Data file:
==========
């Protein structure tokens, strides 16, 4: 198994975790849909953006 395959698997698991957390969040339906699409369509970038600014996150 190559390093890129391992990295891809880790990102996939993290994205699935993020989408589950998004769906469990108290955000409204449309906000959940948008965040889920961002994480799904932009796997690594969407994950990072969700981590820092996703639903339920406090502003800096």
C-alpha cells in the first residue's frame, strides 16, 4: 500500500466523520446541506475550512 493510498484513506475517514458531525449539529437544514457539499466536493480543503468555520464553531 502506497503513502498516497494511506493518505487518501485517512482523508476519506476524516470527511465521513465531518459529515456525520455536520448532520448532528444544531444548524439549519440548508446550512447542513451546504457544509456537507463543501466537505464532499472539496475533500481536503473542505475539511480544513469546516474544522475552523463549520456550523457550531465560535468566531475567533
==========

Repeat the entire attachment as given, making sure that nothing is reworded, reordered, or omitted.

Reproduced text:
């Protein structure tokens, strides 16, 4: 198994975790849909953006 395959698997698991957390969040339906699409369509970038600014996150 190559390093890129391992990295891809880790990102996939993290994205699935993020989408589950998004769906469990108290955000409204449309906000959940948008965040889920961002994480799904932009796997690594969407994950990072969700981590820092996703639903339920406090502003800096």
C-alpha cells in the first residue's frame, strides 16, 4: 500500500466523520446541506475550512 493510498484513506475517514458531525449539529437544514457539499466536493480543503468555520464553531 502506497503513502498516497494511506493518505487518501485517512482523508476519506476524516470527511465521513465531518459529515456525520455536520448532520448532528444544531444548524439549519440548508446550512447542513451546504457544509456537507463543501466537505464532499472539496475533500481536503473542505475539511480544513469546516474544522475552523463549520456550523457550531465560535468566531475567533